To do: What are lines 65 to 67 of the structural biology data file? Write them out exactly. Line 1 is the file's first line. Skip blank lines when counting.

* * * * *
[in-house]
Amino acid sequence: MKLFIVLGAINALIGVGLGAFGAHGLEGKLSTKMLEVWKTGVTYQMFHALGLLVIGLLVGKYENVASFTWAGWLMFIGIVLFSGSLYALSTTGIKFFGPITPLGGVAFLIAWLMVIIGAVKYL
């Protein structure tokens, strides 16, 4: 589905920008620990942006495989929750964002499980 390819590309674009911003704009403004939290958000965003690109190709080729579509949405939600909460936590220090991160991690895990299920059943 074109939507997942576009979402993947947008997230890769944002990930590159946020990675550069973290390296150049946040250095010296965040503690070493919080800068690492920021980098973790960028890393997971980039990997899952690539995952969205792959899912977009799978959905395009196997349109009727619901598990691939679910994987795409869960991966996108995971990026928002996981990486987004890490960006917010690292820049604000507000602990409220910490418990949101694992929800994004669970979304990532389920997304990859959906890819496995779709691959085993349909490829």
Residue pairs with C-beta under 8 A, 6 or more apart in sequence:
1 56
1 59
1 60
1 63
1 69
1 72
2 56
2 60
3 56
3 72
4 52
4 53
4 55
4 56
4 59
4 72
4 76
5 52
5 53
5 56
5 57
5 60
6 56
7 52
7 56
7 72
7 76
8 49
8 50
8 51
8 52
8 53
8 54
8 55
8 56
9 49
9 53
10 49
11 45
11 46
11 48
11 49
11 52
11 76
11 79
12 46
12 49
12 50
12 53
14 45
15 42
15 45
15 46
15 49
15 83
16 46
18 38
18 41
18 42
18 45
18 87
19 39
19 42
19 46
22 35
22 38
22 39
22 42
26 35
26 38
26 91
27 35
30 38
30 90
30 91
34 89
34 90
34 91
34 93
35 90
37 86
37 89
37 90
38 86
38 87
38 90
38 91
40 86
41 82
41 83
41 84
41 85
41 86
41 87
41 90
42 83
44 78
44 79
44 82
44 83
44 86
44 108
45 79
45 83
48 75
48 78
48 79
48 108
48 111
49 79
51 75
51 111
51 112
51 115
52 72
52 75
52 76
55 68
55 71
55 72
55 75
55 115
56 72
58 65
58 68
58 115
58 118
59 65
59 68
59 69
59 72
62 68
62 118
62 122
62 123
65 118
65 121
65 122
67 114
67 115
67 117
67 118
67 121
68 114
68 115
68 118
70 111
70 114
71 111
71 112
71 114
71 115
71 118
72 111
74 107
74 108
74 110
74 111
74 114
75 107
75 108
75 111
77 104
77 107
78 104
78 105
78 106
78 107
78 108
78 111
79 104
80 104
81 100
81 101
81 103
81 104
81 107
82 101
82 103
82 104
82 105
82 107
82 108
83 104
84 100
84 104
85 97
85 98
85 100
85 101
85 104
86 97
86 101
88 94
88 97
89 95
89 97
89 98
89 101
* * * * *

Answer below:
18 87
19 39
19 42